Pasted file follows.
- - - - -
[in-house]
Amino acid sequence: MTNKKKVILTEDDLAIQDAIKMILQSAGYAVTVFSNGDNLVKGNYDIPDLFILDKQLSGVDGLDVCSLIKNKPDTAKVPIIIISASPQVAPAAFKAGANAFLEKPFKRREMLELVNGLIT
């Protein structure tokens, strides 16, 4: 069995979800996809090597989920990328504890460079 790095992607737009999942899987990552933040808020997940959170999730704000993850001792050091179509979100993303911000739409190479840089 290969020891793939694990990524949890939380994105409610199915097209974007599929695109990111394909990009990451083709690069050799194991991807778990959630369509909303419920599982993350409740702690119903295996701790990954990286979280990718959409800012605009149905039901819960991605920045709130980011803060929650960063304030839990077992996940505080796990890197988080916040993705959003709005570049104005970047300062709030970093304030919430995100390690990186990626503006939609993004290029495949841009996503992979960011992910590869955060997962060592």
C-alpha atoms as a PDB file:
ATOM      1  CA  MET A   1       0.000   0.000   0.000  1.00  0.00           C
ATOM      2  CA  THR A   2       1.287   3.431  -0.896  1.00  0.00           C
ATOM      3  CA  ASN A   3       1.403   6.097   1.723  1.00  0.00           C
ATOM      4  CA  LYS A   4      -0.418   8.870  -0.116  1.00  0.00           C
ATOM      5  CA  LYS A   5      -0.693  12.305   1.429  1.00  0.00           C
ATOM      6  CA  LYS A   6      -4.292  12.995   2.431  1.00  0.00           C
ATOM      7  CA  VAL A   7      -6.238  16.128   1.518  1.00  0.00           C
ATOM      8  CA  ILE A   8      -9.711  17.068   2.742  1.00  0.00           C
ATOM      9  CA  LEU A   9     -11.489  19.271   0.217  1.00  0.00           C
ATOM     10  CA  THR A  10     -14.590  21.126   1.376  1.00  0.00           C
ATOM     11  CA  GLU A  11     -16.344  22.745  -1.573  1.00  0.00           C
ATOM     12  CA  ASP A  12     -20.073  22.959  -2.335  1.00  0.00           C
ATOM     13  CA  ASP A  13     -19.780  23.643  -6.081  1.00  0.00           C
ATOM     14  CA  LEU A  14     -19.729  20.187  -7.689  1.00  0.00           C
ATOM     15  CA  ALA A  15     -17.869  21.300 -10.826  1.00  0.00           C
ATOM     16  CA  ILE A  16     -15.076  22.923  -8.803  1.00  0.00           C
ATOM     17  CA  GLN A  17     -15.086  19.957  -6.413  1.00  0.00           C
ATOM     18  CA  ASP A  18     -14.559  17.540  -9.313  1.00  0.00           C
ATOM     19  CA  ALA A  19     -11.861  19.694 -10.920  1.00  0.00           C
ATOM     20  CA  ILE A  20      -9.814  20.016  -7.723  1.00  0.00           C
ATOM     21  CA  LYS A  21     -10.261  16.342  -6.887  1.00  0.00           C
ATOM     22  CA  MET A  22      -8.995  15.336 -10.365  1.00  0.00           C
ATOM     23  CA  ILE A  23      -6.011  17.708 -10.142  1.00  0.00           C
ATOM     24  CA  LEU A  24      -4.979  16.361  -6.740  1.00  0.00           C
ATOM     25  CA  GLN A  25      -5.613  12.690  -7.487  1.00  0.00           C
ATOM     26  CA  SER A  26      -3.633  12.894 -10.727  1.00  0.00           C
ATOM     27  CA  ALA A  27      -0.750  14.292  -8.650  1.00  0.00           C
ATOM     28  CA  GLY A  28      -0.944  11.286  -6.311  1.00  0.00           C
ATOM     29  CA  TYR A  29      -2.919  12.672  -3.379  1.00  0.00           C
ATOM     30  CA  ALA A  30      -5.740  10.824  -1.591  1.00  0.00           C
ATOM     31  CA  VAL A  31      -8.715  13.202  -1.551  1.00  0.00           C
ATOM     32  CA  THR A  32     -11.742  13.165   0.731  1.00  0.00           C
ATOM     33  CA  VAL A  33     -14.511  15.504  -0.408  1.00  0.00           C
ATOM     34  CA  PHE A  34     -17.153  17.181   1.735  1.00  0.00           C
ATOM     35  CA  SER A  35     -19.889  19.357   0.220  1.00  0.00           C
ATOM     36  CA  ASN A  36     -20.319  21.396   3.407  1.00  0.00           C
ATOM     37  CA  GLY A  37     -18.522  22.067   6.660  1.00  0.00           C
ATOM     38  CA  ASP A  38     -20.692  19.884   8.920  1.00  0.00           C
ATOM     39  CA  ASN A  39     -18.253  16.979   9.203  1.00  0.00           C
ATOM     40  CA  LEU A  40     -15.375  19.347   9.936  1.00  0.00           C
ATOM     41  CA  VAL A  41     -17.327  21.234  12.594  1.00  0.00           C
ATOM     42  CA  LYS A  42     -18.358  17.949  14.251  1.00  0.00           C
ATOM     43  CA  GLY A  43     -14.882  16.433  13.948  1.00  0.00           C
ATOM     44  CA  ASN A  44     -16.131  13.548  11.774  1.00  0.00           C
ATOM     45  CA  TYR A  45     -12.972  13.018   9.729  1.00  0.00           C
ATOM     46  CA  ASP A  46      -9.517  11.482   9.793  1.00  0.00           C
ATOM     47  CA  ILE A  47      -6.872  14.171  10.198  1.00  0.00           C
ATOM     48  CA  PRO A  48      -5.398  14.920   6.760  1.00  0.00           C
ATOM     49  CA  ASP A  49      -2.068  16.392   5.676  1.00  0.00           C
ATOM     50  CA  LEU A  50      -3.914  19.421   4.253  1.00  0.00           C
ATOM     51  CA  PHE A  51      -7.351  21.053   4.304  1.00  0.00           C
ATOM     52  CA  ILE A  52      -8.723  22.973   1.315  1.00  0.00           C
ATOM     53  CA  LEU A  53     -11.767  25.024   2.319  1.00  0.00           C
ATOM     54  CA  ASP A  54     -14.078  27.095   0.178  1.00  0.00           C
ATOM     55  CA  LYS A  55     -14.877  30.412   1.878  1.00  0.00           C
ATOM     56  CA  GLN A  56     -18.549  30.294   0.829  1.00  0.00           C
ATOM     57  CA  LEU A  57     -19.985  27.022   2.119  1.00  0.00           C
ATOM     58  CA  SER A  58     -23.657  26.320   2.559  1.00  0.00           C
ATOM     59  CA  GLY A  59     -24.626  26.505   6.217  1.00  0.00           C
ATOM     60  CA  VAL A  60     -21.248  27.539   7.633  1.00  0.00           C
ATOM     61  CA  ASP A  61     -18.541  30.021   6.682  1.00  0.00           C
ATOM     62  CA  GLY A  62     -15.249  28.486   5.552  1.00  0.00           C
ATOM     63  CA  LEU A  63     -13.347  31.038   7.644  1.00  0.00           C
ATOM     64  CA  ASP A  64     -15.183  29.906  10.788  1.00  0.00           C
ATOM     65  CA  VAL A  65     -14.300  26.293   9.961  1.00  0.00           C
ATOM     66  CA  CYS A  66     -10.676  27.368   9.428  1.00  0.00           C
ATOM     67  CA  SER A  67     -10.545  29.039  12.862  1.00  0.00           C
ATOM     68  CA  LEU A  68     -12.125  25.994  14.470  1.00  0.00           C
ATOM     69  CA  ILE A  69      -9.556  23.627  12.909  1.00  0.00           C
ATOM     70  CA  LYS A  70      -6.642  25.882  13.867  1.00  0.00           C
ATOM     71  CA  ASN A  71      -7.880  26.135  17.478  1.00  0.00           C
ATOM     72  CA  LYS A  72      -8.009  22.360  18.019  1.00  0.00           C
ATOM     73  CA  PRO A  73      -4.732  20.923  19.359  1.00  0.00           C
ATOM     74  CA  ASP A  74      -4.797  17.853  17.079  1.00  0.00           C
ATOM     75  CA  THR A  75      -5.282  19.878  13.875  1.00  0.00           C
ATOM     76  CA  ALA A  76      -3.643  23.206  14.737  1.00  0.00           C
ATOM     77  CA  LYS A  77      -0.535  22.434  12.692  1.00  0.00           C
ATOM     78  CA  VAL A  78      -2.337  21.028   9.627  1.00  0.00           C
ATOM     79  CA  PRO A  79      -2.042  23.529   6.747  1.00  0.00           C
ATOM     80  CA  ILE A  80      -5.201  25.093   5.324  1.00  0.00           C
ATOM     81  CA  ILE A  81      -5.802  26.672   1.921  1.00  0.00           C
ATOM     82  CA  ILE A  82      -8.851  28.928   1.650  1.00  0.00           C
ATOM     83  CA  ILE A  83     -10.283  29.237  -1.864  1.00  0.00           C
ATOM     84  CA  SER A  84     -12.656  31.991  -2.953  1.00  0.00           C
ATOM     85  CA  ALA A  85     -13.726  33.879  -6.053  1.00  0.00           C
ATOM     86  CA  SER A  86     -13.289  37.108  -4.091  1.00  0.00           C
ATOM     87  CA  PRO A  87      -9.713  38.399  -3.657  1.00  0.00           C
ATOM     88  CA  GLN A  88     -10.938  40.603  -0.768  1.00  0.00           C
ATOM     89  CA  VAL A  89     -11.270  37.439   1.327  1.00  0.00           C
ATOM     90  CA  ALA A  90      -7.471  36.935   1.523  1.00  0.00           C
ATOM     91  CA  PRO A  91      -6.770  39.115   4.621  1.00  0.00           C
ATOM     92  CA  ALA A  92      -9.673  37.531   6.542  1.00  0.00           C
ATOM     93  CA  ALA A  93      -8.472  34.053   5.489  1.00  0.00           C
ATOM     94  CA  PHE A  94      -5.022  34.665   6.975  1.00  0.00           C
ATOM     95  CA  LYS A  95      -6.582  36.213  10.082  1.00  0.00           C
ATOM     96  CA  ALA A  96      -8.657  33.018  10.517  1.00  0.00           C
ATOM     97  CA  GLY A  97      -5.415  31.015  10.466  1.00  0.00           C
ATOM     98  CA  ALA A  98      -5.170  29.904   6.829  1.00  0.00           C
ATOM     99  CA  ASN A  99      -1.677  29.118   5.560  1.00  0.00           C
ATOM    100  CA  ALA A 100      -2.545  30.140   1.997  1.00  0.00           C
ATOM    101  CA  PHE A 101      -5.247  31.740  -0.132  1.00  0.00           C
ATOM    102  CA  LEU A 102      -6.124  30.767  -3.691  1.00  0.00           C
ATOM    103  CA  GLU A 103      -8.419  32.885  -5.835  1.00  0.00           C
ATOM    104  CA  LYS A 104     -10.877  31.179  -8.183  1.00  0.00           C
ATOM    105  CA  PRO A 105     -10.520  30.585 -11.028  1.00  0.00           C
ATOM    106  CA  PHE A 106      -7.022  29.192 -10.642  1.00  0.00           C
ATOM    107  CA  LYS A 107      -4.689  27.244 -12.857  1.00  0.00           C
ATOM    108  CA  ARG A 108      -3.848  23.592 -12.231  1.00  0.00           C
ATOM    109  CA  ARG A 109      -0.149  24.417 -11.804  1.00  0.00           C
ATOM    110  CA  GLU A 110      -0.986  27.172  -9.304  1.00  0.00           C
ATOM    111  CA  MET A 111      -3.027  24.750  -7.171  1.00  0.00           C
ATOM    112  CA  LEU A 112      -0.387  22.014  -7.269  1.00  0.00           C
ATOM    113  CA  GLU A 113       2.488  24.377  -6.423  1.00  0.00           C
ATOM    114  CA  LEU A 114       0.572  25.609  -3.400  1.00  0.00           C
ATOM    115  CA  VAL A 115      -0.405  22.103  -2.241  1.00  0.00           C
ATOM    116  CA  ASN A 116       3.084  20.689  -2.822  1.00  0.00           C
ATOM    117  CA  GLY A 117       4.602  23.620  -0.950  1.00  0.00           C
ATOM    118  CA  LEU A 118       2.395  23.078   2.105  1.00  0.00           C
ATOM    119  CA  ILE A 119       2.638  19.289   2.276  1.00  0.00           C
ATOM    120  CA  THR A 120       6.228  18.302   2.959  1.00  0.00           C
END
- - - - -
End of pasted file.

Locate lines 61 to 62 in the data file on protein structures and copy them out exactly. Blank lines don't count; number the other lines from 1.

ATOM     57  CA  LEU A  57     -19.985  27.022   2.119  1.00  0.00           C
ATOM     58  CA  SER A  58     -23.657  26.320   2.559  1.00  0.00           C